A new community, he explained, can be a jolt to someone’s personal self, and new students should be aware of this. If you haven’t already learned time management, you should pick it up pretty soon. If you haven’t ever maxed yourself out, you might find your limits in college by hitting them head-on. Figuring out how to keep yourself from crashing as you near capacity, he said, is like a water sport: You find out what works best by trial and error. He also said that with deadlines, it’s important to turn in what you have on time, even if you could have done better with an extension. That way, you’ll improve your skills; perfectionism is simply not a viable part of the learning process, he said.

He thinks it’s good to keep in touch with people who can make sure you’re doing okay: Call home, talk to an advisor, a friend, a professor or someone who will lend their ear. He suggested trying out new things or things you’ve always wanted to try; doing a physical activity; and getting out to enjoy nature all as good ways to expand your horizons and grow. When faced with college, some people plunge in, he said, while others just dip their toes in, and both are good ways to adjust.

My third visit was to my anthropology professor. She stressed that new students should understand that being smart and being skilled are entirely different matters. She expects her students to know what a college essay looks like, how to read and understand a text and how to behave in a classroom, but all of these are skills that some students will be better at than others because of their own educational opportunities.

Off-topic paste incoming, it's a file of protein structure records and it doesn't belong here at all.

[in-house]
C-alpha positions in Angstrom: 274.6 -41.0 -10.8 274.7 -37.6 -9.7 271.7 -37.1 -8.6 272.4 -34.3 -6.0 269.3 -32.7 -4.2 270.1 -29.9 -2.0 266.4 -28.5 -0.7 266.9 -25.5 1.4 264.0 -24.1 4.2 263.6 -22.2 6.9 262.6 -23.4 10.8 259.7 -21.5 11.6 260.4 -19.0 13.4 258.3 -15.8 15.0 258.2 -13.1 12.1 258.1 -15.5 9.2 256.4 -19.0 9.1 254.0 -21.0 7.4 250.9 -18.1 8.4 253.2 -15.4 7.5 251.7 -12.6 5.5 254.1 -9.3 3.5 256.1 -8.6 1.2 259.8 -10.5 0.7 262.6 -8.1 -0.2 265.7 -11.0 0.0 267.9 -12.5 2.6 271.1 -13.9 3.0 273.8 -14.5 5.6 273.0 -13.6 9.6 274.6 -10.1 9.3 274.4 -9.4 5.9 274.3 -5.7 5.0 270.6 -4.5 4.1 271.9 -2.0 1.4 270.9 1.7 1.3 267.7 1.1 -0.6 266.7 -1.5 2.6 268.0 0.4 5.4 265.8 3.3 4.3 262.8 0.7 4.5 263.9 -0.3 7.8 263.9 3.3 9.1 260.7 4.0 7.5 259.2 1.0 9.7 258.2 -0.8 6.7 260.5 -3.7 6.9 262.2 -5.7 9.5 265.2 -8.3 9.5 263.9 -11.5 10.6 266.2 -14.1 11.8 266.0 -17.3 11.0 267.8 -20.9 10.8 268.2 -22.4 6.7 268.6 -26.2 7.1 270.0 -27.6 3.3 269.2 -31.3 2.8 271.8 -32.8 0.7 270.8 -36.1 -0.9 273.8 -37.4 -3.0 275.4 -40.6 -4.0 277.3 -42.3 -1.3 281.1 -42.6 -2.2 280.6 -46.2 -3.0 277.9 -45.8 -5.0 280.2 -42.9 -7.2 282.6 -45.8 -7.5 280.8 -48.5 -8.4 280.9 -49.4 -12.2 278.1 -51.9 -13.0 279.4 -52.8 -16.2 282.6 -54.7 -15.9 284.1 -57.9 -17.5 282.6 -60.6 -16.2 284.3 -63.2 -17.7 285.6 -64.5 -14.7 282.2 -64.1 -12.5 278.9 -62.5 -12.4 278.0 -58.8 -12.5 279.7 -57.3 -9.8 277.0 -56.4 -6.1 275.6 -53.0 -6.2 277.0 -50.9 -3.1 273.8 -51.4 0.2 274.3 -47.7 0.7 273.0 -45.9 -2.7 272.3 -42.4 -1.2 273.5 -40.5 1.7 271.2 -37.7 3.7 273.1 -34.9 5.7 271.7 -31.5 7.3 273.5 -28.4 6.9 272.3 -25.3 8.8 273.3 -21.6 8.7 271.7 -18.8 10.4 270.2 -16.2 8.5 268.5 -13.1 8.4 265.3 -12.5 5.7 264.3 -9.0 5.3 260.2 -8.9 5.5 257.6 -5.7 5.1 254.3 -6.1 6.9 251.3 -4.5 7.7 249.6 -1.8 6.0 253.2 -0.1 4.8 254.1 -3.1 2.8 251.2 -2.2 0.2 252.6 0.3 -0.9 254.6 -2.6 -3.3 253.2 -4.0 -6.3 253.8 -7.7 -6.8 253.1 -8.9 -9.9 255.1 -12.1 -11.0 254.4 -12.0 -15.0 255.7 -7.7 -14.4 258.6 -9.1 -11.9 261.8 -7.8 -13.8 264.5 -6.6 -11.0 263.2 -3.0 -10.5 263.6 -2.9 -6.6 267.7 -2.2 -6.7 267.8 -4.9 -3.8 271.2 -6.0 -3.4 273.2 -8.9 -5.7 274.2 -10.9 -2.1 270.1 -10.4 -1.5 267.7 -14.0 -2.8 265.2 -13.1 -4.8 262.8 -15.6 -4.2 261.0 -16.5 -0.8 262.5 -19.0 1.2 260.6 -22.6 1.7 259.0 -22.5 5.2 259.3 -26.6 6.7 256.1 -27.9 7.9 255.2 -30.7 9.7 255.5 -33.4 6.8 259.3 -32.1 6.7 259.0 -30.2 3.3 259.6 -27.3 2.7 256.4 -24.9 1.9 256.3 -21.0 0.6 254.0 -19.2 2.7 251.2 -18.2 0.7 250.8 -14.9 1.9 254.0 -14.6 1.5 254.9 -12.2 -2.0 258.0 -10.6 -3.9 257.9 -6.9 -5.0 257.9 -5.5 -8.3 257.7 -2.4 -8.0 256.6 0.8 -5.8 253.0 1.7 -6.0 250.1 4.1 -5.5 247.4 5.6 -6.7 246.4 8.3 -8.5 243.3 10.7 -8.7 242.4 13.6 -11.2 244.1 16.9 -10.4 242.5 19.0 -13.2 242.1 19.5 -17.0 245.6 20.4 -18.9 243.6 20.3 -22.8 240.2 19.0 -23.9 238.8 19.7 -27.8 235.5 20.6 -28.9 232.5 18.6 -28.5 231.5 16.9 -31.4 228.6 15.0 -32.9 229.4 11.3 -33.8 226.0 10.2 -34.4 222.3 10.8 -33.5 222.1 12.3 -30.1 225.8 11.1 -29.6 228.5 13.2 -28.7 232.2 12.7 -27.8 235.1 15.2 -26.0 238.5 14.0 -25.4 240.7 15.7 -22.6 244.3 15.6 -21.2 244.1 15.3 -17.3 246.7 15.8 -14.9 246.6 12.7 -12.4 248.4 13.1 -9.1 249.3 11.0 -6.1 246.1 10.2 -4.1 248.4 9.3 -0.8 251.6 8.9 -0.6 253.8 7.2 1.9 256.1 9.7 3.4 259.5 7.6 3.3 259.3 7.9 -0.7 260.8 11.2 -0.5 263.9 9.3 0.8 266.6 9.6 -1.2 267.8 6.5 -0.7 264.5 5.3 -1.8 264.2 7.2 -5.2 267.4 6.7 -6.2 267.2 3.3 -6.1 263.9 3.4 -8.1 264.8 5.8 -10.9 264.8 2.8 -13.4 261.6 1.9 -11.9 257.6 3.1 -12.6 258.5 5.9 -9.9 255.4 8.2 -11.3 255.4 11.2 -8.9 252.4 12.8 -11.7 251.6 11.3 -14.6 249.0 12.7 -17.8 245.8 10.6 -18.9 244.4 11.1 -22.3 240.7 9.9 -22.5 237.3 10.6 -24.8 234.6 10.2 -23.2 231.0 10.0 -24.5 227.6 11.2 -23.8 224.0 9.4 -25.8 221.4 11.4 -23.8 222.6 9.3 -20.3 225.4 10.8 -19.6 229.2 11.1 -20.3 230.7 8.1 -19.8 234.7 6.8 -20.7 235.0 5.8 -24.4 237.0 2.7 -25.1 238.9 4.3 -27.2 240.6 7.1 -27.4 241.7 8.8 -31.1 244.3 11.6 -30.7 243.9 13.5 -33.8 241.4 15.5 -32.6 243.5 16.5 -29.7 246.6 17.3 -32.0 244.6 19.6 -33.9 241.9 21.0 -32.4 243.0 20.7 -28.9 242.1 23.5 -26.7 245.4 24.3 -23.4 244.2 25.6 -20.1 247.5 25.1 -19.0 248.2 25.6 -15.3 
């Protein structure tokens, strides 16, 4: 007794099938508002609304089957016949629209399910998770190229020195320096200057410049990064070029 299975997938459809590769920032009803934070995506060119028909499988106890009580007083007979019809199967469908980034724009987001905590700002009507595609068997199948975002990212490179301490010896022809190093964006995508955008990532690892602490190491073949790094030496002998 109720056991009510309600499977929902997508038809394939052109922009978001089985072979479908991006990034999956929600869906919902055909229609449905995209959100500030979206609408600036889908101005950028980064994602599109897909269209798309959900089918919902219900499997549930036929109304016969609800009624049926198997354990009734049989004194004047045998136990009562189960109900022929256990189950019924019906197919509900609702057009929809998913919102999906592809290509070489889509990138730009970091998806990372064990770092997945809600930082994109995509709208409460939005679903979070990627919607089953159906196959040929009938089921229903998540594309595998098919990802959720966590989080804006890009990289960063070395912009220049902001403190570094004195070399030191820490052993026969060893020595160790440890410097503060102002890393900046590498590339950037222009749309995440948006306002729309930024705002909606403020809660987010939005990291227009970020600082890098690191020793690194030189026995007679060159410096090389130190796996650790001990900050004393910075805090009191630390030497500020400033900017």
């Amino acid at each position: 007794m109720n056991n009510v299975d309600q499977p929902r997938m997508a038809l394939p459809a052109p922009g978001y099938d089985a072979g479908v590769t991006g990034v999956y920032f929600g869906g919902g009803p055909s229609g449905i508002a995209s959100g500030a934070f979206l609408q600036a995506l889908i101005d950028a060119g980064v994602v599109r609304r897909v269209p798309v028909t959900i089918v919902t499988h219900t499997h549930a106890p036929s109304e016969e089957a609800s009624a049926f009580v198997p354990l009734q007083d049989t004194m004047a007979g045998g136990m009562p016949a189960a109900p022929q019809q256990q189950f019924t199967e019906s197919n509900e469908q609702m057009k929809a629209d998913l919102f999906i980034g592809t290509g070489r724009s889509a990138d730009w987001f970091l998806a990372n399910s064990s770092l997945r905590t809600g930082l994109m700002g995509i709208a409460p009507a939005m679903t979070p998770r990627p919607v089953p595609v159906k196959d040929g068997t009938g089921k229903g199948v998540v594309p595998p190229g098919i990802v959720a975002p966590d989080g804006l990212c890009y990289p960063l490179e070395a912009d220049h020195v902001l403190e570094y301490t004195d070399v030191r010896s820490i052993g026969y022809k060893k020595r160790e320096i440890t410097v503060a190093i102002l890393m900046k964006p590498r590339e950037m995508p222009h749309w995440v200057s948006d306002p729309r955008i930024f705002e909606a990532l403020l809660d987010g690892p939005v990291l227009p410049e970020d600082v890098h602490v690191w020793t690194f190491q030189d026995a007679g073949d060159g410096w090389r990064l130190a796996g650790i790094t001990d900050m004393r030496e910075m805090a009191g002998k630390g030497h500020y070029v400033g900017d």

She wants incoming students to know that if you find yourself still learning how to play the game, it doesn’t mean you’re stupid: It means you’re learning. The practical challenges of academic work, the importance of keeping yourself healthy, the ability to prioritize – these are what she calls cultural capital. It’s as necessary for succeeding as being smart, and everyone has to learn it. If you’re a latecomer, the world won’t end for you.

She said that humility, tolerance and respect are all important virtues. Like my advisor, she mentioned that students often get in because they were “the best,” and then reach college to discover that everyone is used to being “the best.” But you don’t have to be the best in the class to contribute to the discussion, and besides, part of growing up is learning that being special comes from other things. Like my French professor, she felt that openness to diversity is important. Everyone comes to college with different skill sets, aptitudes and expectations. Respecting that is key, she said, because the people you meet in college, and the friends you make, are one of the most important parts of the entire experience.

Posted: Apr 01, 2011 by Alison Ryland